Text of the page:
The Israeli military has bought some copter drones that can carry some serious firepower – up to and including 40mm grenade launchers.
According to a report from DefenseOne.com, the Israeli Defense Forces are buying a number of TIKAD drones from Duke Robotics. The company, founded by Raziel “Razi” Atuaran — an Israeli special forces veteran who still serves as a reservist — is also pitching this drone to the U.S. military.
“You have small groups [of adversaries] working within crowded civilian areas using civilians as shields. But you have to go in,”Atuar explained. “Even to just get a couple of guys with a mortar, you have to send in a battalion and you lose guys. People get hurt.”
Sick of seeing civilians and fellow Israeli troops get killed, Atuar sought a way to deal with enemy forces in urban areas that would greatly reduce the risks. One way to do that is not to send a person in to clear a building, but to instead send a robot.
The use of a helicopter drone to carry firepower isn’t a new idea. A viral Youtube video showed how a typical drone one buys from Amazon can be rigged to carry a pistol.
But accuracy from such a platform is dubious at best. Payload from a drone can be an issue. The Israelis have used an off-the-shelf drone to haul a sniper rifle that had a maximum of five minutes of flight time. That’s not very useful in a pitched urban fight.
The TIKAD drone, though, fixes those problems by setting up a gimbaled platform that can hold up to 22 pounds. This provides a stable platform that ensures accurate fire.
The Israelis have not revealed how many TIKAD drones they are buying. The company, though, has moved to Florida, where U.S. Special Operations Command and Central Command are both headquartered.
You can see a jury-rigged armed drone using a pistol — an example of how not to arm a drone — below.
From Guam in the Pacific to Puerto Rico in the Atlantic, from north of the Arctic Circle to south of the equator, the U.S. Coast Guard patrols and protects the world’s largest exclusive economic zone, covering nine time zones.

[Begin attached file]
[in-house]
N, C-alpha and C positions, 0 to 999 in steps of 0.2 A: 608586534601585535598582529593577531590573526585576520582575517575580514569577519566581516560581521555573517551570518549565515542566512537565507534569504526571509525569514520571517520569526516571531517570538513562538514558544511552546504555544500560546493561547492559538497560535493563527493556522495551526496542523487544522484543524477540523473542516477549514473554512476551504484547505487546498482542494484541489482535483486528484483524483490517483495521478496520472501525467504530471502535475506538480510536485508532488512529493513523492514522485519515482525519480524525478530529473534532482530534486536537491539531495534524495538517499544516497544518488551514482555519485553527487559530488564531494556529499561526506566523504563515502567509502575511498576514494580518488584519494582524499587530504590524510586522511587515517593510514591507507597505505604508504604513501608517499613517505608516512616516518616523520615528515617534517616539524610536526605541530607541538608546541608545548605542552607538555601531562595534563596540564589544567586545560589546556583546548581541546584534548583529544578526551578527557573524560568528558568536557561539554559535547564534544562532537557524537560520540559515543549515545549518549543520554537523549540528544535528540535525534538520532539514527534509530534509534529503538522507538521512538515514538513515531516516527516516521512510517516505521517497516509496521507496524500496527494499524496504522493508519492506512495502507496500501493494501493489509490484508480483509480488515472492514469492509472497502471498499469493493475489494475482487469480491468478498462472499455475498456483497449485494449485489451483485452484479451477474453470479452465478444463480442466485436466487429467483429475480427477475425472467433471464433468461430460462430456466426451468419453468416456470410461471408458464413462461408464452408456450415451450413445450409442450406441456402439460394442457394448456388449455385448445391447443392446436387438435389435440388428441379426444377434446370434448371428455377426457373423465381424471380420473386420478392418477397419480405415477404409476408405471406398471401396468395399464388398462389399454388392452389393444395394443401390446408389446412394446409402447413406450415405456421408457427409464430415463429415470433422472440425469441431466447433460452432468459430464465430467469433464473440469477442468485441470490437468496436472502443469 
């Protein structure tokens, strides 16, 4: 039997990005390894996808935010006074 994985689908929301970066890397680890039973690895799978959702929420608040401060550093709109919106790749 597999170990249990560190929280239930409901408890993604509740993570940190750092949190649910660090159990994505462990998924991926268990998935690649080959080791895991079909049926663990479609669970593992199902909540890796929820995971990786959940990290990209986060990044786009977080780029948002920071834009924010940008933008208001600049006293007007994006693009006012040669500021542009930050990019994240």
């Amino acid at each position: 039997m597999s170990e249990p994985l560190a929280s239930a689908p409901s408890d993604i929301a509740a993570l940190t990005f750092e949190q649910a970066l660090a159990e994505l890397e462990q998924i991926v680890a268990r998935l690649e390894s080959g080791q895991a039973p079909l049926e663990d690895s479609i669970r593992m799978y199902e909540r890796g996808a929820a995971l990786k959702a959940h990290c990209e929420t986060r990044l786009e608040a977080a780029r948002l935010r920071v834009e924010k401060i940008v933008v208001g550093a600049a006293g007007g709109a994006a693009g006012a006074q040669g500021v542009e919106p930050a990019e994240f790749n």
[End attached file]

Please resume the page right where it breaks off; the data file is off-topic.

It is one of the five military branches, a member of the intelligence community, a first-responder and humanitarian service, and a law-enforcement and regulatory agency that defends more than 100,000 miles of U.S. coastline and inland waterways.
On an average day, the Coast Guard’s more than 56,000 personnel — operating on 243 Cutters, 201 fixed- and rotary-wing aircraft, and more than 1,600 boats — carry out 45 search-and-rescue cases, save 10 lives, seize 874 pounds of cocaine, perform 24 security boardings, screen 360 merchant vessels, do 105 maritime inspections, and assist the movement of $8.7 billion worth of goods and commodities in and around the U.S.
Below, you can see photos from a year in the life of the Coast Guard — where no day is ordinary:
27. The Coast Guard Cutter Polar Star cuts through Antarctic ice in the Ross Sea near a large group of seals as the ship’s crew creates a navigation channel for supply ships on Jan. 16.
(U.S. Coast Guard photo by Chief Petty Officer David Mosley)
26. Coast Guard Petty Officer 2nd Class Richard Bacone from Maritime Safety and Security Team New York conducts a security sweep with his canine, Ruthie, during a Jan. 19 dinner cruise in Washington, D.C.
(U.S. Coast Guard photo by Petty Officer 2nd Class Matthew S. Masaschi)
25. A Coast Guard MH-60 Jayhawk helicopter crew forward-deployed in Cold Bay, Alaska, surveys the area around the fishing vessel Predator prior to hoisting three people off near Akutan Harbor on Feb. 13.
(U.S. Coast Guard photo)
24. U.S. Coast Guard ice-rescue team members training on Lake Champlain at Coast Guard Station Burlington on Feb. 17.
(U.S. Air National Guard photo by Tech. Sgt. Sarah Mattison)
23. Boomer, the mascot of Coast Guard Station Crisfield, Maryland, sitting on the deck of a 45-foot Response Boat-Medium on Feb. 28. Boomer was rescued from a shelter and reported to Station Crisfield as the mascot in Dec. 2013.
(U.S. Coast Guard photo by Petty Officer 3rd Class Jasmine Mieszala)
22. A small boat crew aboard Coast Guard Cutter Dauntless prepares to get underway to pick up Mexican navy sailors for a partnership meeting in the Gulf of Mexico on March 11.